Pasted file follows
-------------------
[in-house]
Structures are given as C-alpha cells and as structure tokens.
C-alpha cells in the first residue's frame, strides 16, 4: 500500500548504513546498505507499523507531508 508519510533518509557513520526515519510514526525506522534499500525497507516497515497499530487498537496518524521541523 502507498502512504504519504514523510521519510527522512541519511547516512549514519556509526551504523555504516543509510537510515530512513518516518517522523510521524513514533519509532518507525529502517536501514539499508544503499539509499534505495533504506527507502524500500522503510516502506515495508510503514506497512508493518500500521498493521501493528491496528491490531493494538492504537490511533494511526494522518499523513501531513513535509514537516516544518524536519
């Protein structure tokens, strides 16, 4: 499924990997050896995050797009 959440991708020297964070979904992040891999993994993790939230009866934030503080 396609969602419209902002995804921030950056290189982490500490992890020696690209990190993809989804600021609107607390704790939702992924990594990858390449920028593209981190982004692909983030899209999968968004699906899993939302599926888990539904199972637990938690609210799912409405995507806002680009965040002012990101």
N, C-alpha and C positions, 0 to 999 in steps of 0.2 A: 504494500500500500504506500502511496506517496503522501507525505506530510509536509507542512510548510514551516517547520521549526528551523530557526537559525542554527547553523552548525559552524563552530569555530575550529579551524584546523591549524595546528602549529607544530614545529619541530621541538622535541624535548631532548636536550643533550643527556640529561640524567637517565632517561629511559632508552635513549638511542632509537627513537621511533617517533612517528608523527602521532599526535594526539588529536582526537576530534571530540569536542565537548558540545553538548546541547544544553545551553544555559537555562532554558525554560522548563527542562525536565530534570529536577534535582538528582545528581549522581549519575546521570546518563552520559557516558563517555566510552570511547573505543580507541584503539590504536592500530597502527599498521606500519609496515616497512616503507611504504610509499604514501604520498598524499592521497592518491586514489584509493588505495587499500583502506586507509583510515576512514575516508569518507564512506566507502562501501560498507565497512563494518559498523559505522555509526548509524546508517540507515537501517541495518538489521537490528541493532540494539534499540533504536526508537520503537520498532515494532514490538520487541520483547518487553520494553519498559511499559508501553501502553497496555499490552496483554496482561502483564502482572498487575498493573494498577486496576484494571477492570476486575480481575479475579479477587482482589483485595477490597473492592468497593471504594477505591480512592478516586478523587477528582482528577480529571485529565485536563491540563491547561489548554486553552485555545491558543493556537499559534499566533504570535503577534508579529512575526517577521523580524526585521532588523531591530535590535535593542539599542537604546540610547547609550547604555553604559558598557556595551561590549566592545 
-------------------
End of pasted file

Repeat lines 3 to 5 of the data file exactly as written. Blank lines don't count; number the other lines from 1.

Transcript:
C-alpha cells in the first residue's frame, strides 16, 4: 500500500548504513546498505507499523507531508 508519510533518509557513520526515519510514526525506522534499500525497507516497515497499530487498537496518524521541523 502507498502512504504519504514523510521519510527522512541519511547516512549514519556509526551504523555504516543509510537510515530512513518516518517522523510521524513514533519509532518507525529502517536501514539499508544503499539509499534505495533504506527507502524500500522503510516502506515495508510503514506497512508493518500500521498493521501493528491496528491490531493494538492504537490511533494511526494522518499523513501531513513535509514537516516544518524536519
């Protein structure tokens, strides 16, 4: 499924990997050896995050797009 959440991708020297964070979904992040891999993994993790939230009866934030503080 396609969602419209902002995804921030950056290189982490500490992890020696690209990190993809989804600021609107607390704790939702992924990594990858390449920028593209981190982004692909983030899209999968968004699906899993939302599926888990539904199972637990938690609210799912409405995507806002680009965040002012990101």
N, C-alpha and C positions, 0 to 999 in steps of 0.2 A: 504494500500500500504506500502511496506517496503522501507525505506530510509536509507542512510548510514551516517547520521549526528551523530557526537559525542554527547553523552548525559552524563552530569555530575550529579551524584546523591549524595546528602549529607544530614545529619541530621541538622535541624535548631532548636536550643533550643527556640529561640524567637517565632517561629511559632508552635513549638511542632509537627513537621511533617517533612517528608523527602521532599526535594526539588529536582526537576530534571530540569536542565537548558540545553538548546541547544544553545551553544555559537555562532554558525554560522548563527542562525536565530534570529536577534535582538528582545528581549522581549519575546521570546518563552520559557516558563517555566510552570511547573505543580507541584503539590504536592500530597502527599498521606500519609496515616497512616503507611504504610509499604514501604520498598524499592521497592518491586514489584509493588505495587499500583502506586507509583510515576512514575516508569518507564512506566507502562501501560498507565497512563494518559498523559505522555509526548509524546508517540507515537501517541495518538489521537490528541493532540494539534499540533504536526508537520503537520498532515494532514490538520487541520483547518487553520494553519498559511499559508501553501502553497496555499490552496483554496482561502483564502482572498487575498493573494498577486496576484494571477492570476486575480481575479475579479477587482482589483485595477490597473492592468497593471504594477505591480512592478516586478523587477528582482528577480529571485529565485536563491540563491547561489548554486553552485555545491558543493556537499559534499566533504570535503577534508579529512575526517577521523580524526585521532588523531591530535590535535593542539599542537604546540610547547609550547604555553604559558598557556595551561590549566592545 